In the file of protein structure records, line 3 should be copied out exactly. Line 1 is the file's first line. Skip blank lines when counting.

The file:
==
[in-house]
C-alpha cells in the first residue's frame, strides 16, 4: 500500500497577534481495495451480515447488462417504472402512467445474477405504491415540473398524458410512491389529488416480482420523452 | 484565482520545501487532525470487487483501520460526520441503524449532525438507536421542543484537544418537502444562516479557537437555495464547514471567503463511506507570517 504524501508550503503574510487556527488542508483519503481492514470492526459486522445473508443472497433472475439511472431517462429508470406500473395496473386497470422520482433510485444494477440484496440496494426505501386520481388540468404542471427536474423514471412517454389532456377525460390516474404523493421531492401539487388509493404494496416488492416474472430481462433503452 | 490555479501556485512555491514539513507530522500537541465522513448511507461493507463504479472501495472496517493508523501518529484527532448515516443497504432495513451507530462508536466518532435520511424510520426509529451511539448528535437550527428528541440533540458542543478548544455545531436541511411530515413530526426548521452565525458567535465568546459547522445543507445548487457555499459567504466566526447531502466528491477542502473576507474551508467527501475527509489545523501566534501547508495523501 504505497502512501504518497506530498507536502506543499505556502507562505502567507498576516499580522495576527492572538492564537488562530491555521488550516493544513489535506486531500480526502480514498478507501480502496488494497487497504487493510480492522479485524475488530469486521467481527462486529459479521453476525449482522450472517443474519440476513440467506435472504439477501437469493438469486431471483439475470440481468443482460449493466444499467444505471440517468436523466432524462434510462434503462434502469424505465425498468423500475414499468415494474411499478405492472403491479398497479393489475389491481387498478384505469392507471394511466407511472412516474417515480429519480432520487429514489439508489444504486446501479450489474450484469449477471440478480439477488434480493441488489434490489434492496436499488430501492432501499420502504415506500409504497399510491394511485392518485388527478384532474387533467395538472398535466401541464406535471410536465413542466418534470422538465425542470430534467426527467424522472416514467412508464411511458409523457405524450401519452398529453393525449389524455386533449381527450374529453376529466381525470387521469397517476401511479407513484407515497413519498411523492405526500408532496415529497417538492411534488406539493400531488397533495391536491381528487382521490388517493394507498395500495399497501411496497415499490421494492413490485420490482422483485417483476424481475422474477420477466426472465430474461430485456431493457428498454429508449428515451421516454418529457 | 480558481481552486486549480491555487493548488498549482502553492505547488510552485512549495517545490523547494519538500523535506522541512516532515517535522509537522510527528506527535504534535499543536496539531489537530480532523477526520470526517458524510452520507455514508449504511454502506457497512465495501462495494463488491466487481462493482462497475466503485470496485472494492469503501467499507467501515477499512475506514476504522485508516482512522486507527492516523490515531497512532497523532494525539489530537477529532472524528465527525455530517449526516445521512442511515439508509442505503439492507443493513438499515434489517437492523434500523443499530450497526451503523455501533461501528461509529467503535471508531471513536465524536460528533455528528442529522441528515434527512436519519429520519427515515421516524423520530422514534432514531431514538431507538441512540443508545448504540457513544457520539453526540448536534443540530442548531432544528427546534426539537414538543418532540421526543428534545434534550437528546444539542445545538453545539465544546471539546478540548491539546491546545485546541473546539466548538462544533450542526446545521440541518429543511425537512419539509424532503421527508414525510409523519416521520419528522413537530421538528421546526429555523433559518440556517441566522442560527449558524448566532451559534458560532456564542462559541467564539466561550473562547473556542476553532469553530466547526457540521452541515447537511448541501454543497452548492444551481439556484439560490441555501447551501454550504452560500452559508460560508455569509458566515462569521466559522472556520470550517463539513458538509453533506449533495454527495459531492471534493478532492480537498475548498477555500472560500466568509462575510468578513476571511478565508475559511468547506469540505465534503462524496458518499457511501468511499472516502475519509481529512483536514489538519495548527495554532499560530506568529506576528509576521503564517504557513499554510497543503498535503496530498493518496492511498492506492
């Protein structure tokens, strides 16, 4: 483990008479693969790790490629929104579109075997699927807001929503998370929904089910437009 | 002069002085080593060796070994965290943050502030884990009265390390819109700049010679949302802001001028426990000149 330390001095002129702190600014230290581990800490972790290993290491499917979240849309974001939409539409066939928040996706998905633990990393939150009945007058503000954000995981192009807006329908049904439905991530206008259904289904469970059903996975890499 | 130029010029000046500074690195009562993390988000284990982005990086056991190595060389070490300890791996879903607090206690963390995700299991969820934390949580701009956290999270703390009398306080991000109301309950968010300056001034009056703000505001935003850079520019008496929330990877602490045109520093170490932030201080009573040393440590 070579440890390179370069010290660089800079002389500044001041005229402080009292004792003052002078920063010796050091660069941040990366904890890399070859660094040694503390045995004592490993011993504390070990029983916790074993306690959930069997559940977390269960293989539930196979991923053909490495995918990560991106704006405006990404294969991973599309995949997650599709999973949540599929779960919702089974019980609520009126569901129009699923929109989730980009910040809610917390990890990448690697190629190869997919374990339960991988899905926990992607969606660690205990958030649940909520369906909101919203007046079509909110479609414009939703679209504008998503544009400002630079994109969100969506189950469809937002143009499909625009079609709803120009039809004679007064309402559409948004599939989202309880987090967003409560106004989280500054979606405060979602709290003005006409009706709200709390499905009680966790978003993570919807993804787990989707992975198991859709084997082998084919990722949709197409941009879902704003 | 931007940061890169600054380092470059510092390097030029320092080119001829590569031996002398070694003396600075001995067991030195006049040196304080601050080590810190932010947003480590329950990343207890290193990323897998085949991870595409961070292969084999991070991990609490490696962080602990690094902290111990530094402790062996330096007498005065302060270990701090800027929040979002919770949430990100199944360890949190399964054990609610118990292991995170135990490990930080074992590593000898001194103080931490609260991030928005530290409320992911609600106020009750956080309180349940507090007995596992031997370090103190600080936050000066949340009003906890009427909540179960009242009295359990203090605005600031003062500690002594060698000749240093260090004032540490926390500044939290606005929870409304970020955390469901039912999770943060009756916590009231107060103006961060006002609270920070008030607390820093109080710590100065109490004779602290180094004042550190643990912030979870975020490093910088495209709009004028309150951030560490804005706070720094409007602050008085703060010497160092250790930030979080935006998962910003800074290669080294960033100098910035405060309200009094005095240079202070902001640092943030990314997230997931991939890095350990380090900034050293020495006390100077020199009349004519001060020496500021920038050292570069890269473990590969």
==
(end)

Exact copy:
């Protein structure tokens, strides 16, 4: 483990008479693969790790490629929104579109075997699927807001929503998370929904089910437009 | 002069002085080593060796070994965290943050502030884990009265390390819109700049010679949302802001001028426990000149 330390001095002129702190600014230290581990800490972790290993290491499917979240849309974001939409539409066939928040996706998905633990990393939150009945007058503000954000995981192009807006329908049904439905991530206008259904289904469970059903996975890499 | 130029010029000046500074690195009562993390988000284990982005990086056991190595060389070490300890791996879903607090206690963390995700299991969820934390949580701009956290999270703390009398306080991000109301309950968010300056001034009056703000505001935003850079520019008496929330990877602490045109520093170490932030201080009573040393440590 070579440890390179370069010290660089800079002389500044001041005229402080009292004792003052002078920063010796050091660069941040990366904890890399070859660094040694503390045995004592490993011993504390070990029983916790074993306690959930069997559940977390269960293989539930196979991923053909490495995918990560991106704006405006990404294969991973599309995949997650599709999973949540599929779960919702089974019980609520009126569901129009699923929109989730980009910040809610917390990890990448690697190629190869997919374990339960991988899905926990992607969606660690205990958030649940909520369906909101919203007046079509909110479609414009939703679209504008998503544009400002630079994109969100969506189950469809937002143009499909625009079609709803120009039809004679007064309402559409948004599939989202309880987090967003409560106004989280500054979606405060979602709290003005006409009706709200709390499905009680966790978003993570919807993804787990989707992975198991859709084997082998084919990722949709197409941009879902704003 | 931007940061890169600054380092470059510092390097030029320092080119001829590569031996002398070694003396600075001995067991030195006049040196304080601050080590810190932010947003480590329950990343207890290193990323897998085949991870595409961070292969084999991070991990609490490696962080602990690094902290111990530094402790062996330096007498005065302060270990701090800027929040979002919770949430990100199944360890949190399964054990609610118990292991995170135990490990930080074992590593000898001194103080931490609260991030928005530290409320992911609600106020009750956080309180349940507090007995596992031997370090103190600080936050000066949340009003906890009427909540179960009242009295359990203090605005600031003062500690002594060698000749240093260090004032540490926390500044939290606005929870409304970020955390469901039912999770943060009756916590009231107060103006961060006002609270920070008030607390820093109080710590100065109490004779602290180094004042550190643990912030979870975020490093910088495209709009004028309150951030560490804005706070720094409007602050008085703060010497160092250790930030979080935006998962910003800074290669080294960033100098910035405060309200009094005095240079202070902001640092943030990314997230997931991939890095350990380090900034050293020495006390100077020199009349004519001060020496500021920038050292570069890269473990590969």